Johannes Herkel from Hamburg gave a talk on tolerance-inducing liver cells controlling distinct stages of inflammation, e.g. in EAE animals. His group used nanoparticles as carrier structures to deliver antigens to liver endothelial cells. The concept is translated to humans by initiation of a clinical phase I trial. Next, Markus Kleinewietfeld, Dresden, reported on the role of NaCl in autoimmunity balancing regulatory T cell (Treg) and Th17 cell numbers via the p38/MAP kinase pathway and serum- and glucocorticoid-inducible kinase 1 (SGK1). These data indicate a role of dietary habits as environmental factor to modulate autoimmunity most likely via the gut microbiota. Jana Sonner from the group of Michael Platten in Heidelberg gave a presentation on the role of tryptophan catabolites on the development of Tregs and Th17 cells. A particularly important role of the serine/threonine-protein kinase general control non-derepressible 2 (GCN2) could be shown. Karin Steinbach from the group of Doron Merkler, Geneva, talked about viral footprints in the CNS and their role as a trigger of autoimmunity (fertile field hypothesis). Using the LCMV (non-cytolytic lymphocytic choriomeningitis virus) infection mouse model the group could show that preceeding infection of the brain early in life results in “purged” glial cells that appear to support a higher lesion load following EAE induction.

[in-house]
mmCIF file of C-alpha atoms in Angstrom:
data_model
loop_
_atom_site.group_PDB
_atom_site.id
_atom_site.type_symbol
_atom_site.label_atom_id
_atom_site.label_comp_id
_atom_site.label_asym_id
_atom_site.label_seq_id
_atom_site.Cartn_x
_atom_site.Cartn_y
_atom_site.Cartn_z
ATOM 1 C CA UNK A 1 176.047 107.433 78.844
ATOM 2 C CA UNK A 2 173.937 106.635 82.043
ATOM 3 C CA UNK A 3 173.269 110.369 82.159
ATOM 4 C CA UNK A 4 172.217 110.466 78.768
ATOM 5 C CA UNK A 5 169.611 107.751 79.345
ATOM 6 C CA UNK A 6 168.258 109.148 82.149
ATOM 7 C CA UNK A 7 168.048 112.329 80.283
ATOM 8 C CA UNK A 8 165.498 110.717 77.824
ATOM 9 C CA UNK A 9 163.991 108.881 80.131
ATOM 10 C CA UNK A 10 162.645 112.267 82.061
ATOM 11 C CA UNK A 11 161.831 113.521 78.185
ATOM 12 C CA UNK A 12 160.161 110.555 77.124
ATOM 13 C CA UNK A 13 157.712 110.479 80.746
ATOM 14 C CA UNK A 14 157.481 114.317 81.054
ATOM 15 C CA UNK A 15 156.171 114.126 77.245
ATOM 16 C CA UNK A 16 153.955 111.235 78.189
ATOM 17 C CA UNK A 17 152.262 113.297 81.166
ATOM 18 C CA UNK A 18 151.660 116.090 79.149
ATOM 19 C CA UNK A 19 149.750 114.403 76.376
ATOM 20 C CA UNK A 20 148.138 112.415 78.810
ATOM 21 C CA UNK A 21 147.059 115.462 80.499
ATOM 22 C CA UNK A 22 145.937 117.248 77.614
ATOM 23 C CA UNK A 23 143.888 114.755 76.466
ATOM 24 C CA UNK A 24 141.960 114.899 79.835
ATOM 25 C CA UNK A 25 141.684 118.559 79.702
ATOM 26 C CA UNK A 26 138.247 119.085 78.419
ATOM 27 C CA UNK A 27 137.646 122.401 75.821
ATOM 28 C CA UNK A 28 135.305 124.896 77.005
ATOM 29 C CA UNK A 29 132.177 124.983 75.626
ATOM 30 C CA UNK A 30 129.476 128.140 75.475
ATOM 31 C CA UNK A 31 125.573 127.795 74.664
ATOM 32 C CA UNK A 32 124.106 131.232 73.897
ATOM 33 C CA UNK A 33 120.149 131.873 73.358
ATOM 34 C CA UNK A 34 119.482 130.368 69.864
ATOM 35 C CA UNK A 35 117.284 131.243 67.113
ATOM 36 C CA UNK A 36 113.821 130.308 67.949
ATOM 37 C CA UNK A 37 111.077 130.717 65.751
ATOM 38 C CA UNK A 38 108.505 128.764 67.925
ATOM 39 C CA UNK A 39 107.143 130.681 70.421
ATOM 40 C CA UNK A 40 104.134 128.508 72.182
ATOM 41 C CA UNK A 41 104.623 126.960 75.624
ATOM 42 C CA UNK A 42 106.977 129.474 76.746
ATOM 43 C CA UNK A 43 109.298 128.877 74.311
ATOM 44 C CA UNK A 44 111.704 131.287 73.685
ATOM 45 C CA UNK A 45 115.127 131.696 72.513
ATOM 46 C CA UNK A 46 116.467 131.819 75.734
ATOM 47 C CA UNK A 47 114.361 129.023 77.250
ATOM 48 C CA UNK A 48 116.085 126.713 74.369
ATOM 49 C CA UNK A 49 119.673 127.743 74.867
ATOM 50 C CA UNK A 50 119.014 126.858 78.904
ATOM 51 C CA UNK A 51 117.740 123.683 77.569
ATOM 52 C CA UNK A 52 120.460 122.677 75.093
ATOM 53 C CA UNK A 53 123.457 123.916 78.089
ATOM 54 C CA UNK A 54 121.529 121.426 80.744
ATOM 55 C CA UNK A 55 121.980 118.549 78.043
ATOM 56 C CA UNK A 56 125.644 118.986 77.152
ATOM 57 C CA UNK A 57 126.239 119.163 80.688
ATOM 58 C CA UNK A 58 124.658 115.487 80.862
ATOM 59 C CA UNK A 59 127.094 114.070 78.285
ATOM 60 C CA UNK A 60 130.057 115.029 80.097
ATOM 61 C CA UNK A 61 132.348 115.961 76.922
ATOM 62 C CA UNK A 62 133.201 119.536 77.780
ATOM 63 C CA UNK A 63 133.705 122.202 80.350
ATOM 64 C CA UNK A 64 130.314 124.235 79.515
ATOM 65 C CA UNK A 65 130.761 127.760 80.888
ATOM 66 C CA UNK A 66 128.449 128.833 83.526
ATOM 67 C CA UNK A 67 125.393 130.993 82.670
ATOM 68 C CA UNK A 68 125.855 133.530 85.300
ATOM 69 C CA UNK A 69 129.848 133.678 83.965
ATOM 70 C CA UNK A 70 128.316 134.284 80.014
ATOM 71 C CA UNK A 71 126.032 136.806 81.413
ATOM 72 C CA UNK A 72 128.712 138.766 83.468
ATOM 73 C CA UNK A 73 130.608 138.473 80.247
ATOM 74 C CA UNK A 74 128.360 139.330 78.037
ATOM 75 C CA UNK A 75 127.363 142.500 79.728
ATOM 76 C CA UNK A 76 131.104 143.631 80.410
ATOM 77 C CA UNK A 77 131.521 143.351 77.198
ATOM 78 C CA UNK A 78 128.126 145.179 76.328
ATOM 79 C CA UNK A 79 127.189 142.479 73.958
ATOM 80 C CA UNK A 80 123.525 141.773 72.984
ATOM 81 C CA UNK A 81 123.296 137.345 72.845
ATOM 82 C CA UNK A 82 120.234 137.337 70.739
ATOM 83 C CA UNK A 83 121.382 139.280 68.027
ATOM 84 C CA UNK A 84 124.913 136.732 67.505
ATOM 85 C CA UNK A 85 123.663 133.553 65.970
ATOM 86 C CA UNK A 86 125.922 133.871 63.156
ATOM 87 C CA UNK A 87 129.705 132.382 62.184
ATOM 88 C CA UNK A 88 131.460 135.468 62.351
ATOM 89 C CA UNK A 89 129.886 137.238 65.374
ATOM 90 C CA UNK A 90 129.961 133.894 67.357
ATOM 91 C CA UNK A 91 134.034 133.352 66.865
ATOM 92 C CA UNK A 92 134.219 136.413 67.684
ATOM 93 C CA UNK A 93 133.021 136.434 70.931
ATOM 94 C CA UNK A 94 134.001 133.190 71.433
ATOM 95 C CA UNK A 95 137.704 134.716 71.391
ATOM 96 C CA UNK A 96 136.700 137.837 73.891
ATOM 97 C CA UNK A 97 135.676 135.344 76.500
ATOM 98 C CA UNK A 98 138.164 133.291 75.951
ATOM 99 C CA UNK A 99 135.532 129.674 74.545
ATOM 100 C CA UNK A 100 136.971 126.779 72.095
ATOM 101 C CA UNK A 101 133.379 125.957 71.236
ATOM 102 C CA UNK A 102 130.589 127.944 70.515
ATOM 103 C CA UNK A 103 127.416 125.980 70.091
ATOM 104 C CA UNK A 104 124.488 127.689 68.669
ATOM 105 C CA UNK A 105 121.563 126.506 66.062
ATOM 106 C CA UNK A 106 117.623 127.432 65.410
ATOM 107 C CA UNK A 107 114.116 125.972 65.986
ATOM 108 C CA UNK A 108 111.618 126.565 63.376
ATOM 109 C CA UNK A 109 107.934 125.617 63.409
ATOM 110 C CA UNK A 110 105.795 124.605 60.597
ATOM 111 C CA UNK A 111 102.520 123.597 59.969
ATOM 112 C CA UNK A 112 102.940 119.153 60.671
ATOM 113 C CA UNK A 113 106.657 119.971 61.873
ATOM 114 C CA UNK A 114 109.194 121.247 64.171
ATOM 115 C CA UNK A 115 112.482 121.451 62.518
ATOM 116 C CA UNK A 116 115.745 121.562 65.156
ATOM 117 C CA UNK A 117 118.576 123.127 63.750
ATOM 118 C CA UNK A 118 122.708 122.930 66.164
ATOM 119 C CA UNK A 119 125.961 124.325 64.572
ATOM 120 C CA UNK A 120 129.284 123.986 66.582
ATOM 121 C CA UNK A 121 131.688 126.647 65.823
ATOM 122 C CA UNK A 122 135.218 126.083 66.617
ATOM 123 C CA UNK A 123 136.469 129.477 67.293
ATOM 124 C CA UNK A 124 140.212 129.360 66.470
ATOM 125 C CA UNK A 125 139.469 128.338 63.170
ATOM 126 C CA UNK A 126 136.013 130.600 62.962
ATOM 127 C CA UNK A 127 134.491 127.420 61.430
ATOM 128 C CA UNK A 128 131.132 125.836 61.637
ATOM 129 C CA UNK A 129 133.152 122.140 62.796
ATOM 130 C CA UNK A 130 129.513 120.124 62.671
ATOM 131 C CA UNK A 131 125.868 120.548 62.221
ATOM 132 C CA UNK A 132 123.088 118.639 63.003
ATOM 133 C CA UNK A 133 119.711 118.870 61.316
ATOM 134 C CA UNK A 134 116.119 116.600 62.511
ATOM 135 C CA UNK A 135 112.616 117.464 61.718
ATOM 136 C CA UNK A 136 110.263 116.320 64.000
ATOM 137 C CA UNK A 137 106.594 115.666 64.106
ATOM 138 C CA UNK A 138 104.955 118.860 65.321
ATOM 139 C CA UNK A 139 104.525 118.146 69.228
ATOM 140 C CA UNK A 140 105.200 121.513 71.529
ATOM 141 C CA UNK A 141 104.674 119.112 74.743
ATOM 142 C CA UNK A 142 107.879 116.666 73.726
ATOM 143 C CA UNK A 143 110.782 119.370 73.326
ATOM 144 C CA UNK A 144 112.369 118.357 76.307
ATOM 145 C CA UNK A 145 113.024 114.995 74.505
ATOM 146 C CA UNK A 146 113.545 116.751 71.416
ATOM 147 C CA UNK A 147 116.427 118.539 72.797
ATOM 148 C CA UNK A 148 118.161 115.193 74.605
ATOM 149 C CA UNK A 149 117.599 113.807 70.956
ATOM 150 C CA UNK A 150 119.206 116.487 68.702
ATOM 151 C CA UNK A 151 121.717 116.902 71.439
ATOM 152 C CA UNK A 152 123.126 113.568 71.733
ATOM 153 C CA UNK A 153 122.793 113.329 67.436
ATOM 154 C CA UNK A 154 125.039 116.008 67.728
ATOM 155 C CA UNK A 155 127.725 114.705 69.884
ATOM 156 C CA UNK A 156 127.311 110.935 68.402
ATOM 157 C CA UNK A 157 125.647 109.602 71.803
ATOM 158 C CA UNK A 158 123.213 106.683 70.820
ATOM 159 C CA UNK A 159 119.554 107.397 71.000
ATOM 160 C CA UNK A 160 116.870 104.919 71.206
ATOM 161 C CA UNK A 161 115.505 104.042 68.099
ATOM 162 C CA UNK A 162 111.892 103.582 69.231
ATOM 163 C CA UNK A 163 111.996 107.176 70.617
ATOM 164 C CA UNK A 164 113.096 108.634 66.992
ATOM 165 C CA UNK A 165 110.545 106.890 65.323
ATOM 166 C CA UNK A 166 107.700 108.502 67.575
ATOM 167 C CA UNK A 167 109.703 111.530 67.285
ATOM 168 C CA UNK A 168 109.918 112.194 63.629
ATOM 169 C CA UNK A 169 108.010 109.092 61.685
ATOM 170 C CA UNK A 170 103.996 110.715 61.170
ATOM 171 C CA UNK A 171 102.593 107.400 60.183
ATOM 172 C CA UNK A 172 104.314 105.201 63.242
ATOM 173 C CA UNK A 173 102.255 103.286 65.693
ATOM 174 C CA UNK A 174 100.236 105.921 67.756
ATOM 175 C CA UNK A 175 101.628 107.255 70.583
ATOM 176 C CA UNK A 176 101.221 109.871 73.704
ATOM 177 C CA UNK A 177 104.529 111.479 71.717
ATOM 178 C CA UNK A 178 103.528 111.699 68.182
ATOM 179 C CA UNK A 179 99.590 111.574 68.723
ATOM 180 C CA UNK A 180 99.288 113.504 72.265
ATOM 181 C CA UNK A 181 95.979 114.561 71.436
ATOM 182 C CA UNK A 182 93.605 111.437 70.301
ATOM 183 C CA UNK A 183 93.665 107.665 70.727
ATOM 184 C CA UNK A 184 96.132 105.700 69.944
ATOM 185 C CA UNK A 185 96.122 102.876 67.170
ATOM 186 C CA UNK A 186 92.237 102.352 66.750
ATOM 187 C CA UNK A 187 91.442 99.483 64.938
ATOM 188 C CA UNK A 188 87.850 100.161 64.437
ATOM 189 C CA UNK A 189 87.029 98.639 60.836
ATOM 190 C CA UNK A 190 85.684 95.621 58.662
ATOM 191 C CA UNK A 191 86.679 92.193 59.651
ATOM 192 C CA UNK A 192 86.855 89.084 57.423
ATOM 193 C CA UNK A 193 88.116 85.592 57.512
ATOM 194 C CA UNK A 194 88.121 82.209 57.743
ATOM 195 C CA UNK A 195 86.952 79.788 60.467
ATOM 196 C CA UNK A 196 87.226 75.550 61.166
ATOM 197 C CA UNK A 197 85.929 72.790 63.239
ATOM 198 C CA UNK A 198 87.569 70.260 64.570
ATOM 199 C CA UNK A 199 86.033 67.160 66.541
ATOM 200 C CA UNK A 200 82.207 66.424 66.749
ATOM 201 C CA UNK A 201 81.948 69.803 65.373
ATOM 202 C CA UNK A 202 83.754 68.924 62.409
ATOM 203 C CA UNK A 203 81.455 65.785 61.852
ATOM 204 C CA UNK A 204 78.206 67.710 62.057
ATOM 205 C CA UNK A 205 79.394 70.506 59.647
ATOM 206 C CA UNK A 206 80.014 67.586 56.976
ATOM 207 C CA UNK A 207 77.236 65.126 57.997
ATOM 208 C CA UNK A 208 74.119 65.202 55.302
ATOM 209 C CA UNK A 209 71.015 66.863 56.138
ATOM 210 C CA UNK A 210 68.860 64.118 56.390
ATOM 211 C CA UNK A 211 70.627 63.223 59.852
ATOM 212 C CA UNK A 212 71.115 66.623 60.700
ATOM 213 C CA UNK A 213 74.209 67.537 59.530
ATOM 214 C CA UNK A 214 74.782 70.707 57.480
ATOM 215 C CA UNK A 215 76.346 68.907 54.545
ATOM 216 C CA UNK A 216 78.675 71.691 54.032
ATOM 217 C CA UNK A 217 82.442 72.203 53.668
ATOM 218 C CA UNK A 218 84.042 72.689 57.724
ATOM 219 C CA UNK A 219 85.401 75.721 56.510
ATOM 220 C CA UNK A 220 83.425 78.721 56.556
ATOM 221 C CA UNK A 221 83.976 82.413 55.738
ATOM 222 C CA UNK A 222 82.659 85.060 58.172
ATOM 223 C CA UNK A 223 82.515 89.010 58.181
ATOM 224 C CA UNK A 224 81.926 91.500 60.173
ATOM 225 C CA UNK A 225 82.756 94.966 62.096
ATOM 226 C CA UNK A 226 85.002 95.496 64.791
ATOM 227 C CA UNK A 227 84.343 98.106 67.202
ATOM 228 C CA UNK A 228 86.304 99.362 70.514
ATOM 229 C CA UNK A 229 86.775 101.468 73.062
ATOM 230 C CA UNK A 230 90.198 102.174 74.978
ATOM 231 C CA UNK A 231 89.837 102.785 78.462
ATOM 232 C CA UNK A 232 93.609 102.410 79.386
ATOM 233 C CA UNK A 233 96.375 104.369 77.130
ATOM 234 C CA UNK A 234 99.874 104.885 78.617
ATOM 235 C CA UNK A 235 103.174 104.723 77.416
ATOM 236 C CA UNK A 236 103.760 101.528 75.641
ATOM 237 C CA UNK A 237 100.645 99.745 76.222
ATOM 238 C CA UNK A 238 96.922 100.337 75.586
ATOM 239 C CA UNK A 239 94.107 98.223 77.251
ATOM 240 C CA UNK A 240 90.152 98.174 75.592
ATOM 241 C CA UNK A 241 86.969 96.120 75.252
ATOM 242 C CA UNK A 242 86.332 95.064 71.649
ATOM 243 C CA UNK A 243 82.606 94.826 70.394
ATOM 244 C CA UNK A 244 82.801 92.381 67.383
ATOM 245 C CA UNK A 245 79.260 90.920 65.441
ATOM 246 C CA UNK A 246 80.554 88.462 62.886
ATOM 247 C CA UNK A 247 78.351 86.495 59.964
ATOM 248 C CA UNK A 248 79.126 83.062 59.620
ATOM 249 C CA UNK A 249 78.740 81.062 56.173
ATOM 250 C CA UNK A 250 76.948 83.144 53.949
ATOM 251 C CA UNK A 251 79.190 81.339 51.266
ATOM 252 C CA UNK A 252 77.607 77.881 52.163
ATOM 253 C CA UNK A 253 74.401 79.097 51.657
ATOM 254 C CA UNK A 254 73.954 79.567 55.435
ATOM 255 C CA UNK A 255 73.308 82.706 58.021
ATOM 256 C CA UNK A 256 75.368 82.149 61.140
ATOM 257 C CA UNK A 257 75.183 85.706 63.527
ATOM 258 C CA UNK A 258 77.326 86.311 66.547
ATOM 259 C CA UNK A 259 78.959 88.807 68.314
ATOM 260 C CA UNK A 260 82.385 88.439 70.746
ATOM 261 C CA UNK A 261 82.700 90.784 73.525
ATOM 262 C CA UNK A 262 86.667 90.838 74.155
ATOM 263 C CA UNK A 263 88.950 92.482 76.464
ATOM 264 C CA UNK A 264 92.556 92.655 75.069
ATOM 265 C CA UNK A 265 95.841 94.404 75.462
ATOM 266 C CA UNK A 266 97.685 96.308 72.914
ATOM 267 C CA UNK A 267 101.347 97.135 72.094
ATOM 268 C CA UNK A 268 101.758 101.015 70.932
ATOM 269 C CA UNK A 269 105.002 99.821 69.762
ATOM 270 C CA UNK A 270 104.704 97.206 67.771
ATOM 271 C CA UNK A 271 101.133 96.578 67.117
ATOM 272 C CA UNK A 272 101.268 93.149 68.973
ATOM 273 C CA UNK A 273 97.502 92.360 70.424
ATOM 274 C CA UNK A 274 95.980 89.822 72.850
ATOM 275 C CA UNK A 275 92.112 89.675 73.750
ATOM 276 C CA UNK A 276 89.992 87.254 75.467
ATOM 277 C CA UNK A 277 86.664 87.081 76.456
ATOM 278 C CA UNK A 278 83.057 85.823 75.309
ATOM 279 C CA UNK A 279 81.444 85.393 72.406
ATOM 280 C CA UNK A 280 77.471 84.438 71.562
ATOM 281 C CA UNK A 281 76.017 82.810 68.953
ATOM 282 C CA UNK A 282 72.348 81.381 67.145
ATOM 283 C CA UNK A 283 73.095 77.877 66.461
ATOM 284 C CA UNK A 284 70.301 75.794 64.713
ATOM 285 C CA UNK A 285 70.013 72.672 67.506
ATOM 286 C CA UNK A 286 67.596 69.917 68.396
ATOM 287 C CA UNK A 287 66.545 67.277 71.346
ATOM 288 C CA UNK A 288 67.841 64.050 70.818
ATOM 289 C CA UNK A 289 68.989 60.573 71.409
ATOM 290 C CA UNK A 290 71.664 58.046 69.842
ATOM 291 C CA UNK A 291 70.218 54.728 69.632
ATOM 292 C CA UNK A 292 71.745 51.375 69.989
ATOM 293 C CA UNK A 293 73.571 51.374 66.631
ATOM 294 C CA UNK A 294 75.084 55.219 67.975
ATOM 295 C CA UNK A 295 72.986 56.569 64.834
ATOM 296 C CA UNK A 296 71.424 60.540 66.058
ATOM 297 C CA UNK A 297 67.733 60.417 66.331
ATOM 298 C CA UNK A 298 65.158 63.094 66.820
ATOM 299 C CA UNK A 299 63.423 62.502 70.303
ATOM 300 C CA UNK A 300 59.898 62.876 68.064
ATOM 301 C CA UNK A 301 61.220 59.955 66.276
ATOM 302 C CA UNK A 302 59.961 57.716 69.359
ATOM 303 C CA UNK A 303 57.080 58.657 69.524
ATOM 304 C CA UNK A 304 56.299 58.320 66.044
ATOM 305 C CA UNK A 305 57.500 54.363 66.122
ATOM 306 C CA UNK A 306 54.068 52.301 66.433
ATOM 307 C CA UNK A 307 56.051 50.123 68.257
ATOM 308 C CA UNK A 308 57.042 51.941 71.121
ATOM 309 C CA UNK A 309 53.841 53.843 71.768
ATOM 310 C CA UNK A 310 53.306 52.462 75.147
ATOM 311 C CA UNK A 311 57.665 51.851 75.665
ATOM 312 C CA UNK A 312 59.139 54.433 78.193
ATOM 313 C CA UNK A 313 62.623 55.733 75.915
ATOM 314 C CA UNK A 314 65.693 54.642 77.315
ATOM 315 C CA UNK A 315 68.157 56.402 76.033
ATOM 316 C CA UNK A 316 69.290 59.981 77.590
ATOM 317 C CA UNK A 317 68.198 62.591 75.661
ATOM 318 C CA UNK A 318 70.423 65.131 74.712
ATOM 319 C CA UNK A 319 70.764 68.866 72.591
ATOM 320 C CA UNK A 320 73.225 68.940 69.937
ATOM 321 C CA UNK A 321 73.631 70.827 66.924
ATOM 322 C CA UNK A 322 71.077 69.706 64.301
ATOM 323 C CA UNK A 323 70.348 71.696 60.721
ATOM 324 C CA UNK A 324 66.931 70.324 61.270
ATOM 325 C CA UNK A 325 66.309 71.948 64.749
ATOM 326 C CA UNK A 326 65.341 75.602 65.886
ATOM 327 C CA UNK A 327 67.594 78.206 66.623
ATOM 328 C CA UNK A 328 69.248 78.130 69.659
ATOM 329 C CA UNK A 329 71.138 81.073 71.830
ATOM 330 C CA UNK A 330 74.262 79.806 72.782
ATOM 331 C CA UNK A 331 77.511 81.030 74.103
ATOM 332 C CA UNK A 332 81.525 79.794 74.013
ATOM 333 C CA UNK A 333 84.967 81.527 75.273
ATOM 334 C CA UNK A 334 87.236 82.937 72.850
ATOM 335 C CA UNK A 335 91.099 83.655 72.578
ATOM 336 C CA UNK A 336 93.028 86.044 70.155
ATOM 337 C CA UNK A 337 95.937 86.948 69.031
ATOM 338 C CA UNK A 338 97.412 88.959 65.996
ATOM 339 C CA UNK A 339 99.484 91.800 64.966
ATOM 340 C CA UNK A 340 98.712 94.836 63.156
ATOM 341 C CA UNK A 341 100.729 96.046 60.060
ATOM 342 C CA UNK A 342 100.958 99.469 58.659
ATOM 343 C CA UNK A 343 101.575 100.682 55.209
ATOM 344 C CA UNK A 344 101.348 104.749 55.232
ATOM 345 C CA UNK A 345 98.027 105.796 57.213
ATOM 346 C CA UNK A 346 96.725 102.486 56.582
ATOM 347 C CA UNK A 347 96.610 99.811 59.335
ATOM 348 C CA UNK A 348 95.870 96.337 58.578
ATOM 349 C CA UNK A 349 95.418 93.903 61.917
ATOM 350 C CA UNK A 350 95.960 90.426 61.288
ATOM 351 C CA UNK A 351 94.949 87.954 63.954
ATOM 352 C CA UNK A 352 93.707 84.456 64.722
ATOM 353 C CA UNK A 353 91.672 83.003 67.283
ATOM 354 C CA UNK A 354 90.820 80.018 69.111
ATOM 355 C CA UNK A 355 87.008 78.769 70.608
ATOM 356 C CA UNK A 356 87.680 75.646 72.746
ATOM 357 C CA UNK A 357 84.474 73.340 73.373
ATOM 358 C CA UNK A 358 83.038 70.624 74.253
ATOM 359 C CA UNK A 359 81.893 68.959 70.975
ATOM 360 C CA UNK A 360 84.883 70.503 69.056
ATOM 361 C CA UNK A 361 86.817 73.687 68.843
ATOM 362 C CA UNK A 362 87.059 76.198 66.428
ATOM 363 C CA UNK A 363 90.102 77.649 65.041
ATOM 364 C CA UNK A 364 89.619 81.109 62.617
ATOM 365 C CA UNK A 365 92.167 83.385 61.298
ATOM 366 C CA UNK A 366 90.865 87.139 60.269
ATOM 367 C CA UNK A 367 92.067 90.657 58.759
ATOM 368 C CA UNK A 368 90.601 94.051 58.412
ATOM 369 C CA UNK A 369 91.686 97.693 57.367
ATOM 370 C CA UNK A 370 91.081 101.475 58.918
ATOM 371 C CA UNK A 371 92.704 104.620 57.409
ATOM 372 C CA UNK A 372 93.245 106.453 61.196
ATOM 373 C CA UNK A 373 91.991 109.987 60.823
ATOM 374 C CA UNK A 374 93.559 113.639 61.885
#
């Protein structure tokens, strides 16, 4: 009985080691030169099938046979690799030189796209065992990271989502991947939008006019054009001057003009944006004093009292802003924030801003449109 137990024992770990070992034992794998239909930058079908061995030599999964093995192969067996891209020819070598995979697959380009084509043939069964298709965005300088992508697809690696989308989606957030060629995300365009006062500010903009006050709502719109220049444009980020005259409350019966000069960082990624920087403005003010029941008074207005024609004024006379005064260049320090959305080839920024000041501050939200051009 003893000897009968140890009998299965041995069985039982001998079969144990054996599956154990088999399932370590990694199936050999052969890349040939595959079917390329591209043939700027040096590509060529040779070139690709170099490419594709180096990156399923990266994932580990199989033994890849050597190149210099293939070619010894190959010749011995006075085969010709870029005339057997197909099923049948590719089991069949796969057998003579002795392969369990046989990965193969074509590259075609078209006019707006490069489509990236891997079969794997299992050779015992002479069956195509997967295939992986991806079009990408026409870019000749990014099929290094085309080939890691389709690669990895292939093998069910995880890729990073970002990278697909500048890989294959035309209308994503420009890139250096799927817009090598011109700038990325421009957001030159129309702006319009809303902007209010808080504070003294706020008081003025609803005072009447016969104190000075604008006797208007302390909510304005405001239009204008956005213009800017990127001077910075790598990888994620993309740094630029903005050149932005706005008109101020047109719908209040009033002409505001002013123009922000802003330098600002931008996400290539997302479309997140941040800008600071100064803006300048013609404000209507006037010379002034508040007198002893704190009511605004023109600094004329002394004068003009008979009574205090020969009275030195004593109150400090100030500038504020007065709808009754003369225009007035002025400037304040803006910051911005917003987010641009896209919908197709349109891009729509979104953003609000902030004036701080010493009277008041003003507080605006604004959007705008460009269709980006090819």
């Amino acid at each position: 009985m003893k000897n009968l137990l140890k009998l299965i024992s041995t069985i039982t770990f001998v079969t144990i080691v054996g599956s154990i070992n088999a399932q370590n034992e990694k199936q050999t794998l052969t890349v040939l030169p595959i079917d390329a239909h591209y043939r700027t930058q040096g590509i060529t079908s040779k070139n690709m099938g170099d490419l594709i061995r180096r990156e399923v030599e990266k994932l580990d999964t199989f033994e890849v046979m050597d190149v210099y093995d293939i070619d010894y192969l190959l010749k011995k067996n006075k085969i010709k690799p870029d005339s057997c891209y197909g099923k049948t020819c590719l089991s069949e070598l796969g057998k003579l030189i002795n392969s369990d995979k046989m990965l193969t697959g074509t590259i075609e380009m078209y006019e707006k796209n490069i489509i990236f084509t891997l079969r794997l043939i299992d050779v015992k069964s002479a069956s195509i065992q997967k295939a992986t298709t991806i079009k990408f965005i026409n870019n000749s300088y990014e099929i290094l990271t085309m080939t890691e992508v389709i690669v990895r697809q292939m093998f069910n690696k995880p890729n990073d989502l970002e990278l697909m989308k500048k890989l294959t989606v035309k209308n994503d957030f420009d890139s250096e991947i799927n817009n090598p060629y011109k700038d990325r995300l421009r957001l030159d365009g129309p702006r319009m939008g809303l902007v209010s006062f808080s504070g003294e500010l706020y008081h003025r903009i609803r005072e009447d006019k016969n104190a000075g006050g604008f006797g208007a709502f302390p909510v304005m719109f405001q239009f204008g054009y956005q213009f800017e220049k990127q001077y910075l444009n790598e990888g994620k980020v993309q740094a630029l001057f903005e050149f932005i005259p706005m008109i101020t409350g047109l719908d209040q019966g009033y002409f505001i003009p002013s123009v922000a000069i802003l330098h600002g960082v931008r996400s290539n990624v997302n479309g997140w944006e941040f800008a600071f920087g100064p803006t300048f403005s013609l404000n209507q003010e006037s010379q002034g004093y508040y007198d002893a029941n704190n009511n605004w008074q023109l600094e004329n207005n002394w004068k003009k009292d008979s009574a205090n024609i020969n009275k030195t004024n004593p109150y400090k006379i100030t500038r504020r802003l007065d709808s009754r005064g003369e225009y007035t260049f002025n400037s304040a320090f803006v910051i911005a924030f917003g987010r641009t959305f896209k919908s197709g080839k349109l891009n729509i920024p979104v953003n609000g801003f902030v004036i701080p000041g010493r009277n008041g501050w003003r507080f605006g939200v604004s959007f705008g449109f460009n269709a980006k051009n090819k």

Next, Alexander Schulz from Jena (research group of Helen Morrison) gave a presentation on neurofibromatosis type II. Merlin, the gene product of NF2, interacts with neuregulin 1, has a strong impact on the myelin sheath, and influences axon structure maintenance. Stefanie Jörg from Ralf Linker’s lab in Erlangen investigated the role of dietary fatty acids and their impact on CNS autoimmunity via the small intestine. The main outcome of the study indicated a differential shift in Th17 and Th1 cell numbers in the gut induced by lauric acid accompanied by an upregulation in IL17 and IFNg production. In contrast, proprionic acid treatment resulted in upregulated numbers of regulatory T cells associated with an ameliorated disease course in EAE mice.